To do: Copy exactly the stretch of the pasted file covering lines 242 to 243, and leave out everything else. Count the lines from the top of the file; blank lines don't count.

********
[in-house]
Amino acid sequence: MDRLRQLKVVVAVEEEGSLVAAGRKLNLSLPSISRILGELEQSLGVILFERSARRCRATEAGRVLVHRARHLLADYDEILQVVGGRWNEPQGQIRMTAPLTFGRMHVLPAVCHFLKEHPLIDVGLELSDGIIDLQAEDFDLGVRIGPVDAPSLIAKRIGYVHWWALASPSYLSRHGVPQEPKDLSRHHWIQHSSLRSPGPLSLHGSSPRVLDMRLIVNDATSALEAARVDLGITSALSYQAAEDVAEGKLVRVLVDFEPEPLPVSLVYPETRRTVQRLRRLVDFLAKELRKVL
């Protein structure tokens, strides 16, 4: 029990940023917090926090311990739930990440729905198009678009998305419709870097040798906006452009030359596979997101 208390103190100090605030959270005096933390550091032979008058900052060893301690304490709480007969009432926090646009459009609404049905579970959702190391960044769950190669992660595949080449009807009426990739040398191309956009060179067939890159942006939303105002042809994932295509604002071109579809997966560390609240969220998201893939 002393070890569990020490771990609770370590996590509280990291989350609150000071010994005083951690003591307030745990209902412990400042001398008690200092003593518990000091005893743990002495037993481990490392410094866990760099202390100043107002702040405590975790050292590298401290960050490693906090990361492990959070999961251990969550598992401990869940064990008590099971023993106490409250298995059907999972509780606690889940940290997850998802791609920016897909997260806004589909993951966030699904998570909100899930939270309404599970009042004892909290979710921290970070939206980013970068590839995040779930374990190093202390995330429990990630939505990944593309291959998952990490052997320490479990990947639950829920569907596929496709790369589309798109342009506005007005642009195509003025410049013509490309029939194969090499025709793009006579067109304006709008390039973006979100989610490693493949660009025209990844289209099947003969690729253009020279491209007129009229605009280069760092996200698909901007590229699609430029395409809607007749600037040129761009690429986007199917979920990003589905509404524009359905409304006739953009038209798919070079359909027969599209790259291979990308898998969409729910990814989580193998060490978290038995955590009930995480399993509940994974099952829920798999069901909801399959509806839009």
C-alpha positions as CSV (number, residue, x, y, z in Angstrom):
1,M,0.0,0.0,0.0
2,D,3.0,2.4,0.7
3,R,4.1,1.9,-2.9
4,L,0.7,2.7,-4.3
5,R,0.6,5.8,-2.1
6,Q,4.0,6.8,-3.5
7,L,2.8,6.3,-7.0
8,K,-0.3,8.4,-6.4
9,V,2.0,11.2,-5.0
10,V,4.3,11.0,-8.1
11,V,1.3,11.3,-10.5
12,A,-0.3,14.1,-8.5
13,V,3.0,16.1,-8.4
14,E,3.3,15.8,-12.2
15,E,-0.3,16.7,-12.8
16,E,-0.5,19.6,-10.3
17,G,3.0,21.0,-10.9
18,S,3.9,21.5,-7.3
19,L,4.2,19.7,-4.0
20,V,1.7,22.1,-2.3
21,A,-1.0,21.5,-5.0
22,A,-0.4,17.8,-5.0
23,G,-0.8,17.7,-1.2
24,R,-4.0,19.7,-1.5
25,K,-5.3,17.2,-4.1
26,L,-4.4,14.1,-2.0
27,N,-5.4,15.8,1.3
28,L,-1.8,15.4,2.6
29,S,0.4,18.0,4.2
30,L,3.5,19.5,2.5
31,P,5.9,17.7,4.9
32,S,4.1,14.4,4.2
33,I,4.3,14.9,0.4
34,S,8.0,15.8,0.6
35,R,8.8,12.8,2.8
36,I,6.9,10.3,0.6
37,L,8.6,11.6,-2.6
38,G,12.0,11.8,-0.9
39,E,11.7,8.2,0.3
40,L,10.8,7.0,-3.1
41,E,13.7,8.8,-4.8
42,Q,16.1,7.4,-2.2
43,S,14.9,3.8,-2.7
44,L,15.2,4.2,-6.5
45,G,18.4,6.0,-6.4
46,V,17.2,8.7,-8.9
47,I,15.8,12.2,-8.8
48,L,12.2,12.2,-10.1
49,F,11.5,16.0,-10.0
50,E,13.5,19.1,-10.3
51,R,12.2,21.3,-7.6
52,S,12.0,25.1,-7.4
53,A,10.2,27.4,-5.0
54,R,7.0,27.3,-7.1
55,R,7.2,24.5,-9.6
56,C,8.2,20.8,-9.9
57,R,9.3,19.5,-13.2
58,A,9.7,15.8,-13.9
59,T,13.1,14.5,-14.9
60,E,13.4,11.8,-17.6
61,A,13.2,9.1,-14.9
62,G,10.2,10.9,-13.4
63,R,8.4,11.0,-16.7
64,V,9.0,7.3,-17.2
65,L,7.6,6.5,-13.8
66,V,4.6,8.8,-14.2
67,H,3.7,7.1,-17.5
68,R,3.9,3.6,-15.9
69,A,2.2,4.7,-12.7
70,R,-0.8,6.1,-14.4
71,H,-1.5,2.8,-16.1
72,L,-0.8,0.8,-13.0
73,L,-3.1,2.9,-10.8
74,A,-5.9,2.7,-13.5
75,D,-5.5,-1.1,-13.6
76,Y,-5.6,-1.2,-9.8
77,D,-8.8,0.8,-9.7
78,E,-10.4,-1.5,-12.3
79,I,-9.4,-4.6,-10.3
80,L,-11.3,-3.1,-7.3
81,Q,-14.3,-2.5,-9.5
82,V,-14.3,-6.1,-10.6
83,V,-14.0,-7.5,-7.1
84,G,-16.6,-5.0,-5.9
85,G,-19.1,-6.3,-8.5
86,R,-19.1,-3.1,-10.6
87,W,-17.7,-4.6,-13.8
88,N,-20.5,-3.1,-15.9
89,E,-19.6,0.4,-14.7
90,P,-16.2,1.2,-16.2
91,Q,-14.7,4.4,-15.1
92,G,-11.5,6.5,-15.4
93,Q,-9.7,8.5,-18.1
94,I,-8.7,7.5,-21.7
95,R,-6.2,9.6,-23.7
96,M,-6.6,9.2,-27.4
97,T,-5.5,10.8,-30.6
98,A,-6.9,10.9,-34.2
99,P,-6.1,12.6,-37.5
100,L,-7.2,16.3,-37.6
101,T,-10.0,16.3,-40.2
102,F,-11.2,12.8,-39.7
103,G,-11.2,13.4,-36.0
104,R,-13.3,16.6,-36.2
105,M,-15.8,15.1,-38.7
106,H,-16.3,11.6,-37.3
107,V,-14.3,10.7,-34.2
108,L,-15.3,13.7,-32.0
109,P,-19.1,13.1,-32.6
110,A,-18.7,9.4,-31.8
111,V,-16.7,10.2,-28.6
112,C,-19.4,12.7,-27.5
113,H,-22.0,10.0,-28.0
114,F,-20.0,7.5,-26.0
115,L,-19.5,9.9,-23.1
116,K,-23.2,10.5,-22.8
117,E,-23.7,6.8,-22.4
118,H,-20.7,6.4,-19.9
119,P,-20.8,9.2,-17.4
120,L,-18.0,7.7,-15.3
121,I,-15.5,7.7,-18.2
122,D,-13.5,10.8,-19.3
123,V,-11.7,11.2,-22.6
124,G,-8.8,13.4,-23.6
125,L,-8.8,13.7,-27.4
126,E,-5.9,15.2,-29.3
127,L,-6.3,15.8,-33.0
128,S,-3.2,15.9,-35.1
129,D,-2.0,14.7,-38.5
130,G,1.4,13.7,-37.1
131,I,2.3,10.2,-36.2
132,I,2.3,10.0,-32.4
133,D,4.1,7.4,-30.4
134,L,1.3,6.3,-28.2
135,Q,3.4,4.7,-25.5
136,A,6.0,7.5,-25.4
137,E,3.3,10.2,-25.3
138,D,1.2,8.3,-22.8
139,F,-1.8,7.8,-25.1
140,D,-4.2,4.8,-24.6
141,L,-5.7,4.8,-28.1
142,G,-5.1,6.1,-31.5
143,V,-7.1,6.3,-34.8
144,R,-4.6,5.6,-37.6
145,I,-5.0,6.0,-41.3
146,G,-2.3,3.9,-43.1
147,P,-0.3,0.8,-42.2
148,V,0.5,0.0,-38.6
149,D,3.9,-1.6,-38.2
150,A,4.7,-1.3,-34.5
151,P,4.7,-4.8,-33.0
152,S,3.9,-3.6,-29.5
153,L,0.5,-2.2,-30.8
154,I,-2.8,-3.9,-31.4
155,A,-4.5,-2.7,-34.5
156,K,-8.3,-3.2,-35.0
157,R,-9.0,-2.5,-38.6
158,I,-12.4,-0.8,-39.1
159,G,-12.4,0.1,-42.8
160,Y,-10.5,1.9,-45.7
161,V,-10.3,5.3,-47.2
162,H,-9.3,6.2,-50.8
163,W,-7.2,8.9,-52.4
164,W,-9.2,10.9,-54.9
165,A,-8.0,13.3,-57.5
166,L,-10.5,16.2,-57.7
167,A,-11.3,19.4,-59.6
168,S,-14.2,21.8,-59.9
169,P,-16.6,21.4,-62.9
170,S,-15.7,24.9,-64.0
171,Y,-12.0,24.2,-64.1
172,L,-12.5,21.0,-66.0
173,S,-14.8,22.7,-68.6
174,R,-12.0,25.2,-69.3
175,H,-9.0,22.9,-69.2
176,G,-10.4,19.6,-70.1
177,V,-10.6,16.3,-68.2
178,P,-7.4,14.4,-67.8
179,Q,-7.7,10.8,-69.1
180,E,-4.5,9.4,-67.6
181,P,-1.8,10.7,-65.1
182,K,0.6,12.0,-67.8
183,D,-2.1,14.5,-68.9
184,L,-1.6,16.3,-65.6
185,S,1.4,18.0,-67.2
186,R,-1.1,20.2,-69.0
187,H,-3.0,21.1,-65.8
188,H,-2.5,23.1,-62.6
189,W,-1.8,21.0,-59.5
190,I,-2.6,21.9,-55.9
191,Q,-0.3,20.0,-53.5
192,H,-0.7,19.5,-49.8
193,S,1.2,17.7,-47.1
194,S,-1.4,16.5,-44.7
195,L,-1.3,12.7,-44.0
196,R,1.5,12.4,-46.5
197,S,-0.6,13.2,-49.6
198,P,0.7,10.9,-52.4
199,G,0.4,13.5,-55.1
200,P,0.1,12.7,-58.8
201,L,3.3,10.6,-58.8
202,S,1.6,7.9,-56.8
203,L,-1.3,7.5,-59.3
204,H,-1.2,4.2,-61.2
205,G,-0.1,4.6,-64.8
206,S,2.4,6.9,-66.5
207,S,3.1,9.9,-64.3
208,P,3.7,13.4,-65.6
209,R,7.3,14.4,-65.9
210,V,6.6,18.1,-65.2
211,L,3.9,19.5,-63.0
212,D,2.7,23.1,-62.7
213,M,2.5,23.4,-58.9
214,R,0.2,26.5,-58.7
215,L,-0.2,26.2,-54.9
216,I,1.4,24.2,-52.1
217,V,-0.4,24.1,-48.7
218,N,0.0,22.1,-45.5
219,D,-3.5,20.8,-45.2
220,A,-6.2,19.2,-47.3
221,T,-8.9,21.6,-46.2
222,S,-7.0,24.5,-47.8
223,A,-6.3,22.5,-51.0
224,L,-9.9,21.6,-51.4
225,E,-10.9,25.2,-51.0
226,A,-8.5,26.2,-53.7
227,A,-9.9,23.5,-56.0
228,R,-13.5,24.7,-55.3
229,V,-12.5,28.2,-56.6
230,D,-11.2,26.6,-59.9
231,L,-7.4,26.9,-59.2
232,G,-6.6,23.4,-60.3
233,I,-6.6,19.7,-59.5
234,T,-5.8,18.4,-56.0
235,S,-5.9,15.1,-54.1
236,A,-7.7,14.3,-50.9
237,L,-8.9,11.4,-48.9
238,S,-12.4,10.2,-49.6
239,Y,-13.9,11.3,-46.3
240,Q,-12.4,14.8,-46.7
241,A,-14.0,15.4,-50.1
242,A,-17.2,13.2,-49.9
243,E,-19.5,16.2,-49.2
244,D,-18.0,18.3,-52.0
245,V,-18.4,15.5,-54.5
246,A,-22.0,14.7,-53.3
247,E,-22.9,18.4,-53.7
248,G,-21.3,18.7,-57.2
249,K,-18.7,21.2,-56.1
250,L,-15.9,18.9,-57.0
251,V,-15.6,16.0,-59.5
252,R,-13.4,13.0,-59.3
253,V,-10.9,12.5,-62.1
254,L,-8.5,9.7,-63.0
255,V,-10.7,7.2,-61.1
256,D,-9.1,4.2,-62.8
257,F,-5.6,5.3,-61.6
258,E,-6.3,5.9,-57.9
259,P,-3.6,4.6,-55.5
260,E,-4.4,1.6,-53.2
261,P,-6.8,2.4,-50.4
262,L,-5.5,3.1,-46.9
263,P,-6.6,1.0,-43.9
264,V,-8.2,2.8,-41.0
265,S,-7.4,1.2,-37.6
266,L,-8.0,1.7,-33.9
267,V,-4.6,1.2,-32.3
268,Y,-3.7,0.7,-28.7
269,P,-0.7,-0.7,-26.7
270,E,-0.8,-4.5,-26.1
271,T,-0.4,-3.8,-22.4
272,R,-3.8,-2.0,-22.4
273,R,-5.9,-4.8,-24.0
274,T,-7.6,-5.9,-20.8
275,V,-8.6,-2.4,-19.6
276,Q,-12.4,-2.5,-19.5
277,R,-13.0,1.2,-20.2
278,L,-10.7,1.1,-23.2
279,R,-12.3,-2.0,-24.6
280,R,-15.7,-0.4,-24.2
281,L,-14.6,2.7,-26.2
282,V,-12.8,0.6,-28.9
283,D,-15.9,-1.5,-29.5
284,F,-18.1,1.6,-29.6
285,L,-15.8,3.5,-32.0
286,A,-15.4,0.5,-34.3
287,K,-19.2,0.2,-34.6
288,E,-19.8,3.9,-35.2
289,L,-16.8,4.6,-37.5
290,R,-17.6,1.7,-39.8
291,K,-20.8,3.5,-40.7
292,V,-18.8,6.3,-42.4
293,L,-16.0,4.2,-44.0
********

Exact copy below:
238,S,-12.4,10.2,-49.6
239,Y,-13.9,11.3,-46.3